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How fair is the law when you’re poor?

It’s not easy for an amateur to battle against the legal system and professional lawyers, but single mum and former pizza chef Jennifer Sammut faced that adversary for what she believes was the right thing to do.

The 28-year-old, with an 18-month-old daughter, is on a low income and couldn’t afford professional legal representation when she decided to take her former employers Pizza Express to a tribunal claiming pregnancy and maternity discrimination.

She faced her opponents in senior management, and their qualified and articulate advocate, with courage and gave as good as she got – if a little wayward and irrelevant at times because of her inexperience.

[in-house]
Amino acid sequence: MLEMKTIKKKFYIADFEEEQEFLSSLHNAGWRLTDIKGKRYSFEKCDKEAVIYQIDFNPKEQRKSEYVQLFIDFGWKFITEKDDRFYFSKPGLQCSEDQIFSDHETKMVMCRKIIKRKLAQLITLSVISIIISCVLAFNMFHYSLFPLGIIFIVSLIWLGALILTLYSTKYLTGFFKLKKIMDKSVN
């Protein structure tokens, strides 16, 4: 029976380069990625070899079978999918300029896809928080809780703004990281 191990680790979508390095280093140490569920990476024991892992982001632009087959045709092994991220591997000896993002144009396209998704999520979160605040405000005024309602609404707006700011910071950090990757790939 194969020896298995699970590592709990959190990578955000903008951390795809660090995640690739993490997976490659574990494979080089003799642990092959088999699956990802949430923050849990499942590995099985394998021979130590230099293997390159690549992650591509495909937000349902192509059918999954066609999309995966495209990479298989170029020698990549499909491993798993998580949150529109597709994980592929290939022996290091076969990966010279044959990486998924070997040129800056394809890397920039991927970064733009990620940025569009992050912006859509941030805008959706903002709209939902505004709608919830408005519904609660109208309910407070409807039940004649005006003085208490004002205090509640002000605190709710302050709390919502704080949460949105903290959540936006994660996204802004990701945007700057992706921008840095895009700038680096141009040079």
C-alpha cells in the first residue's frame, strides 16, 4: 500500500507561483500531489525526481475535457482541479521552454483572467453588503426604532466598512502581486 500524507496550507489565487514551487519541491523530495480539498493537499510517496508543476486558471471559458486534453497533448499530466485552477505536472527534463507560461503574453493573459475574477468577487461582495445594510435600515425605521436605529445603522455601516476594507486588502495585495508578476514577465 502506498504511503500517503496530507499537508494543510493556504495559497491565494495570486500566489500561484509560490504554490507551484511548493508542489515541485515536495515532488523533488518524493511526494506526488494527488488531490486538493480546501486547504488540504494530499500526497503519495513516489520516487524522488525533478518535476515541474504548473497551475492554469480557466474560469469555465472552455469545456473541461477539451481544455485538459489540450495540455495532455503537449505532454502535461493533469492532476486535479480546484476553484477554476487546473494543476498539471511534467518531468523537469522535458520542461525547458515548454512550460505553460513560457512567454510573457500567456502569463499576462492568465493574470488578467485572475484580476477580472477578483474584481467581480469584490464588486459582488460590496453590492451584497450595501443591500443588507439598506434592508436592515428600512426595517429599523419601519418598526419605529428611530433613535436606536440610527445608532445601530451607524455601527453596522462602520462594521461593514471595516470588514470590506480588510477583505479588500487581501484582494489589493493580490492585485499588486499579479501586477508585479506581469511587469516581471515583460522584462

She delivered her cross examination with intelligence, passion and gritty determination to try and prove her case and said after the hearing that she felt it was the right thing to do.

Her former employers denied all the allegations.

She brought her claim in July 2012 before the introduction of fees for tribunal hearings came in April 2013. She would not be able to afford the payment today.

If forced to pay she would have had to abandon her case and she would have felt that justice was not heard.

Whether justice is done remains to be seen until the Tribunal panel in Lincoln decides the outcome in May based on all the evidence they have read and heard.

Government made the changes to Tribunals in a bid to help small businesses which claimed too often cases with no merit were brought before Tribunal hearings.

This led to high costs in responding to action brought against them — or expensive settlements to avoid the costs of legal action that might be brought against them.

Unions say people who feel badly treated at work should have an easy and affordable means of redress and they are against the changes.

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